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How the Museum of the Bible Lets Visitors Literally Touch the Jewish Temple

11-14-2017
Museum of the Bible, Photo, CBN News
Museum of the Bible, Photo, CBN News

JERUSALEM, Israel – The minds behind Washington, D.C.'s new Museum of the Bible are making sure to include the historic Land of the Bible to give visitors a more complete experience. There couldn't be a more natural fit.

Visitors to most museums are greeted with "Don't Touch" signs when it comes to ancient artifacts… but not here.  

"I think one of the most emotional artifacts in [the] exhibition will be a one-ton stone from the Western Wall that people can touch," said Israel Antiquities Authority Curator Debora Ben Ami.

For centuries, people have traveled from around the world to Jerusalem to pray at the Western Wall. Now, one of these stones, from the Roman destruction of the Jewish Temple made the journey to the U.S. to be part of the new Museum of the Bible.

"We have actually a label [that says] 'Touch Me' because we think people would like to see and feel the connection between being in the States and touching a stone from Jerusalem from the first century BC," Ben Ami told CBN News.


 
There are some 800 artifacts on permanent exhibit, all excavated in Israel.

"The idea of the exhibition is to show the archaeology of Israel and history in the times of the Bible, in the times of the Old Testament and the New Testament showing the people of the Land," said Ben Ami.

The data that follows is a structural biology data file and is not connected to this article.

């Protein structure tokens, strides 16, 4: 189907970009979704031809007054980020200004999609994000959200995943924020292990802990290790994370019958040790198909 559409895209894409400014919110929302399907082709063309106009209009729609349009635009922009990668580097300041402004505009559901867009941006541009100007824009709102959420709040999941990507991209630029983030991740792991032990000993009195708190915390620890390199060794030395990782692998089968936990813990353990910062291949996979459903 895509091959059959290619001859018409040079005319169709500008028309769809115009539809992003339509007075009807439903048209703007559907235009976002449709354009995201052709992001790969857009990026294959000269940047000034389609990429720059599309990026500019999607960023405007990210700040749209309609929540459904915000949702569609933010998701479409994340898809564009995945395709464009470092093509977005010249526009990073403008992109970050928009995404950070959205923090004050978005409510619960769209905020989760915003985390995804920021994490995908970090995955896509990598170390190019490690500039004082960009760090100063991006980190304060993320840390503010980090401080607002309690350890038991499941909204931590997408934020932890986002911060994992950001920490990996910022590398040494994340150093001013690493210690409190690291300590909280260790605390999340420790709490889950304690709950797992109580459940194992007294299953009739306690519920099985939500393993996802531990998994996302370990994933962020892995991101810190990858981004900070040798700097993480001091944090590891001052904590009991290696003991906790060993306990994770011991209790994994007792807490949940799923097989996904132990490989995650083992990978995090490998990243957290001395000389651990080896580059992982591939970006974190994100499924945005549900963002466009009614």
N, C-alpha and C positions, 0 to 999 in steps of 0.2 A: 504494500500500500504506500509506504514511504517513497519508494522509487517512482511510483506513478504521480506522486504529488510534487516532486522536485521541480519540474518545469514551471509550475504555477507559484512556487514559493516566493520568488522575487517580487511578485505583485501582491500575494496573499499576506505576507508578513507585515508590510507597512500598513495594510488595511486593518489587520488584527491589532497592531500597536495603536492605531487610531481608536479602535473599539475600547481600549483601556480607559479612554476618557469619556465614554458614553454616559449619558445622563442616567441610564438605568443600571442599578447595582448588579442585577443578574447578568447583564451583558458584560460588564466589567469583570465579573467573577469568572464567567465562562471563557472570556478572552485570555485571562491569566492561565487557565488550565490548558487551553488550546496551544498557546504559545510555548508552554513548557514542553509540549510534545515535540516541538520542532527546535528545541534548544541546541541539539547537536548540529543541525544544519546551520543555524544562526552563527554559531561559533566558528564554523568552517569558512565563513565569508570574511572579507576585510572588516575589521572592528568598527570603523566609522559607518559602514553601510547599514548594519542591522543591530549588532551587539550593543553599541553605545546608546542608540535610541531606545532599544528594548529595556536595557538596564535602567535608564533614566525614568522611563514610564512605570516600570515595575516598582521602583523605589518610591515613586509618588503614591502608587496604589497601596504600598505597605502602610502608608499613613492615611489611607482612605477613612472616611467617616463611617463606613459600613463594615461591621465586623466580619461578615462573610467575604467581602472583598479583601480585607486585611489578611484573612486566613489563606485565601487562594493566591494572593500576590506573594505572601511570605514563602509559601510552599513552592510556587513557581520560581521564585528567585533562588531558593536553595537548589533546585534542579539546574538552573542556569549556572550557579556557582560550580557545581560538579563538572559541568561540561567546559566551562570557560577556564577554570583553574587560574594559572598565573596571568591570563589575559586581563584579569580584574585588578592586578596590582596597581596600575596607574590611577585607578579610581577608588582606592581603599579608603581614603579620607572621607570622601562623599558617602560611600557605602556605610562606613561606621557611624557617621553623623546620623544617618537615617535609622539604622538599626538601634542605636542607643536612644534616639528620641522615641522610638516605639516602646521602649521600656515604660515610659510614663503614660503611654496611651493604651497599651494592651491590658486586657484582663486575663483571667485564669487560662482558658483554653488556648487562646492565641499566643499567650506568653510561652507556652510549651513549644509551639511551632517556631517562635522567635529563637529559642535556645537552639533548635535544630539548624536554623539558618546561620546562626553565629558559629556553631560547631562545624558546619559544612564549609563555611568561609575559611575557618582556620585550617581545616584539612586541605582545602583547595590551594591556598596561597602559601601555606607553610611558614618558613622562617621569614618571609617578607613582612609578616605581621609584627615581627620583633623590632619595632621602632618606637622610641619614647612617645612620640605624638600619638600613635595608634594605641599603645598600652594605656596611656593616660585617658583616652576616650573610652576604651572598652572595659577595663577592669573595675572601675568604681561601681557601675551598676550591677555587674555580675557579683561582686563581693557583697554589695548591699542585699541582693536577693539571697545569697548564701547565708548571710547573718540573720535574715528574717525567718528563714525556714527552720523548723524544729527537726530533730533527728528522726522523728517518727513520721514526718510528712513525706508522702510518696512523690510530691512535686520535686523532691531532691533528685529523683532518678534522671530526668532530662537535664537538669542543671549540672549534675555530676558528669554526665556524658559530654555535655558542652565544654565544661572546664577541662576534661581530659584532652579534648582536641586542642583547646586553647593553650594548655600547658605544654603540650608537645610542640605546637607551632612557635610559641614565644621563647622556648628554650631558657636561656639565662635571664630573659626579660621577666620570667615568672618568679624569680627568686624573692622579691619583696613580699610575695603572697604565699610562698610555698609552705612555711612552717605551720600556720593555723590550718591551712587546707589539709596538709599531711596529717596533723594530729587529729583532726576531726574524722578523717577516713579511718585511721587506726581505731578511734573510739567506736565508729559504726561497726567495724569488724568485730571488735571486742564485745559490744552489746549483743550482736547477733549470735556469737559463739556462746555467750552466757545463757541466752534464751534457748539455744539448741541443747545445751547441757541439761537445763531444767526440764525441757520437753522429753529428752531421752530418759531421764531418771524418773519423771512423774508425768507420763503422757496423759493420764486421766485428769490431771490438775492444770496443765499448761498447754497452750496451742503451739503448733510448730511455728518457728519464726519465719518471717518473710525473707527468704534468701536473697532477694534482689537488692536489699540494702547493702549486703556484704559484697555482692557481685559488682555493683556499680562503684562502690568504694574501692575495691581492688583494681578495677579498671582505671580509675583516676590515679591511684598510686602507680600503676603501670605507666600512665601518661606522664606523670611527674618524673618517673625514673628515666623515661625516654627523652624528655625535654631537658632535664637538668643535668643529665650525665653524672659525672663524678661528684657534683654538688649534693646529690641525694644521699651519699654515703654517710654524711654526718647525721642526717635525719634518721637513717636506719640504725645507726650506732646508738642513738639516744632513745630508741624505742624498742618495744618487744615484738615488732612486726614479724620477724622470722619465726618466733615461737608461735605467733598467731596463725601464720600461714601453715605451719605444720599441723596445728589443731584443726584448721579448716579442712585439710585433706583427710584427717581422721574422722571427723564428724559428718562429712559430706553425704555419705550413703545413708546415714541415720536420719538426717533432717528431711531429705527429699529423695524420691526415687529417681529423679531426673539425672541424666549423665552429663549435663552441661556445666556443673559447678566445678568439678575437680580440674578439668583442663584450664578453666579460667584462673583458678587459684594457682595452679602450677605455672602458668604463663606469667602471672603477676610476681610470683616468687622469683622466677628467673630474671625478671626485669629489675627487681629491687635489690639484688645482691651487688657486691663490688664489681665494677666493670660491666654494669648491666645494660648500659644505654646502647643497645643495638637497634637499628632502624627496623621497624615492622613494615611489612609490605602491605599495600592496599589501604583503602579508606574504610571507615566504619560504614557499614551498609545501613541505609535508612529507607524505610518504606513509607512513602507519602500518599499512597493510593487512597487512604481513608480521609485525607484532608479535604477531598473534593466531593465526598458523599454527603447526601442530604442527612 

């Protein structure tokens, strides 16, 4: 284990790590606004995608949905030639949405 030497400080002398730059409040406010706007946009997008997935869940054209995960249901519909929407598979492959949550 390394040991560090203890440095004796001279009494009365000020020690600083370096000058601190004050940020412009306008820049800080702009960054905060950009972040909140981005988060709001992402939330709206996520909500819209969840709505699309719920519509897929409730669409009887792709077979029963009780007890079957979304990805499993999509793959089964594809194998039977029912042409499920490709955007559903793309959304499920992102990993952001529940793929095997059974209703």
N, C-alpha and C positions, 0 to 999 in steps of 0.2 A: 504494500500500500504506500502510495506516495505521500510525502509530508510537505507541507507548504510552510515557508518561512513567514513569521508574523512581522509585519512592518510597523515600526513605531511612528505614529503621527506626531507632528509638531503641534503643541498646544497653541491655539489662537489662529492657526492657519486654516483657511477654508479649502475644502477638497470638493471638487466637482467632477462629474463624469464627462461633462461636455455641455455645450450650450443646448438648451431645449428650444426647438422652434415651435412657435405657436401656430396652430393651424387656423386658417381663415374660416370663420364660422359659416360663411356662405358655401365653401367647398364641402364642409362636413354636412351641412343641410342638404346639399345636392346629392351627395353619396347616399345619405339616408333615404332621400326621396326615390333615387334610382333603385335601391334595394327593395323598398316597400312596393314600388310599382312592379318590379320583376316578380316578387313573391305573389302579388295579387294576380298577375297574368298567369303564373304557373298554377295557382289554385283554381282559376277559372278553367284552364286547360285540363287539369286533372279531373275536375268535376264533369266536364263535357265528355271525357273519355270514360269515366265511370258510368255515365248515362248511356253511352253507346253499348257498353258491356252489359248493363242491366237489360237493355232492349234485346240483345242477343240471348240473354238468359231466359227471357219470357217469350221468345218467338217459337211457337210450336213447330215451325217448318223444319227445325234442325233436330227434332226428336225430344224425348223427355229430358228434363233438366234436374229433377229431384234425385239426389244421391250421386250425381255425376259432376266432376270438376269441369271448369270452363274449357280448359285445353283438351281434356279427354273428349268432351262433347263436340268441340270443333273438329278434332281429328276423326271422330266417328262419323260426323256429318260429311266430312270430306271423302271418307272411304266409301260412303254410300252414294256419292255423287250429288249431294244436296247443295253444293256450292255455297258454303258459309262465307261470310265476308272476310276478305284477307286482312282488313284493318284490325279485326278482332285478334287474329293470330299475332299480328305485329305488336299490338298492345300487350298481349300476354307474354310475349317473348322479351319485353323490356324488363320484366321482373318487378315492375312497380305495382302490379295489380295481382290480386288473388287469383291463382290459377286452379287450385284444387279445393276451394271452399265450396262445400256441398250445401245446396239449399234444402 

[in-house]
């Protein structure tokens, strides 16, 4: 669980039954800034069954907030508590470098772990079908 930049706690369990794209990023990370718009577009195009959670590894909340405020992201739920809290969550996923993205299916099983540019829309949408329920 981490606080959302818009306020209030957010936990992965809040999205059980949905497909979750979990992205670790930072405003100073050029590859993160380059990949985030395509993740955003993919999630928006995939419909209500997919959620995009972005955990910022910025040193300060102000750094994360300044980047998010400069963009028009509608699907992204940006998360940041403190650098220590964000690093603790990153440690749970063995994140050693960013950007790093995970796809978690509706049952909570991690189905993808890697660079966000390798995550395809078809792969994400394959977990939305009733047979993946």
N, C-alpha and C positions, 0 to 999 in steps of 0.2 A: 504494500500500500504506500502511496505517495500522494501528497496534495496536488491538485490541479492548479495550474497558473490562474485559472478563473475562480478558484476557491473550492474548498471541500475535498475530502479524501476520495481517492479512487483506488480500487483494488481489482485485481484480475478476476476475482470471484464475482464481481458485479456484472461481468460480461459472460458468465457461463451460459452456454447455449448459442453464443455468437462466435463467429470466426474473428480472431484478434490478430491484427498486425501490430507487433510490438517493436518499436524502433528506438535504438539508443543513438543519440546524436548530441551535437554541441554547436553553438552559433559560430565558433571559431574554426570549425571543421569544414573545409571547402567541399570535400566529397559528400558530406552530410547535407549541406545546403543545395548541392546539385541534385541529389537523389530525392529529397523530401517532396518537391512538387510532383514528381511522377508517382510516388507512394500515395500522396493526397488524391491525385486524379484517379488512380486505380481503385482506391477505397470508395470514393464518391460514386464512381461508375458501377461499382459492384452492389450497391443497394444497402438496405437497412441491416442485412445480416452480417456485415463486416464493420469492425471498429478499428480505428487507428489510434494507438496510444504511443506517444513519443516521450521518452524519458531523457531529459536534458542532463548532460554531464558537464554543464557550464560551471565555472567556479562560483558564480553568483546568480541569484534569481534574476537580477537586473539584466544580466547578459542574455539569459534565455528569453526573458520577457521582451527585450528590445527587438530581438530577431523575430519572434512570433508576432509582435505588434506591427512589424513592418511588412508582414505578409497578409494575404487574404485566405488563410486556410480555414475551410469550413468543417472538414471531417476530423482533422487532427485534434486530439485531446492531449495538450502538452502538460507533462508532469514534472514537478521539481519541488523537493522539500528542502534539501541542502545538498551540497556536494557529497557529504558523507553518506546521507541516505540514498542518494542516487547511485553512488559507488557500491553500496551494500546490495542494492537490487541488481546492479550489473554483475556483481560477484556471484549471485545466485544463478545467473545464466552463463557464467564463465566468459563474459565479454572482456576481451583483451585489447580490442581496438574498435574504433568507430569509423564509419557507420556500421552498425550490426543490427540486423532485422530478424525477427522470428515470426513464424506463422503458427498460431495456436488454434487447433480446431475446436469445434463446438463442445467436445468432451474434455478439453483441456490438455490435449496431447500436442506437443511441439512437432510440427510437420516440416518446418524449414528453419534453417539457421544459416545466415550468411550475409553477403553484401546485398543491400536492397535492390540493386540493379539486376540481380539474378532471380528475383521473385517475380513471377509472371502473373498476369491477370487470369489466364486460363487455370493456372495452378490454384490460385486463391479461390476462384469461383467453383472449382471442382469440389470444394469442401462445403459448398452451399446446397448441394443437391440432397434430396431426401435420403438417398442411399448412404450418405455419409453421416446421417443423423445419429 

"This is the name of the exhibition – the People of the Land, showing the different cultures of the Land from the Canaanites, Philistines, Israelites, Edomites, Second Temple Period, Byzantine Times," she added.

Ben Ami's specialty is the Iron Age and Persian Period National Treasures.  

CBN News spoke with Ben Ami at the IAA warehouse in Beit Shemesh, outside Jerusalem, where workers crated the items and shipped them to the U.S.

"We have a special crate and we get it in a plane and [it] is sometimes challenging to put in place but they have now a new and nice place to be. It's difficult but not impossible," she said.

Ben Ami helped design the museum's Israel exhibit. They installed the Western Wall stone and other artifacts like this piece from King Herod's palace at Masada.

"My favorite part – being the First Temple period curator – I of course love all the exhibitions – the house in the First Temple period, the administration. But also I think there are very important view[s] of the Second Temple period – seeing a house, a Jerusalem house from the times of Jesus," Ben Ami said.

There's also an area that ensures return visitors see something new.

"We call [the] gallery, New Discoveries from Israel, so this will be a temporary gallery to show new discoveries each year, to show the people in the States the new discoveries from Israel," she said.

The first will feature glass production in Israel.

"This not only important but a beautiful one and a new discovery of a hoard of artifacts from the Roman period from a ship from under water in Caesarea," she added.

While artifacts are often loaned for temporary showings, this is the first time the Israel Antiquities Authority has created a permanent exhibition outside of Israel.  

It's an opportunity to get a glimpse of the Holy Land without visiting the Middle East.

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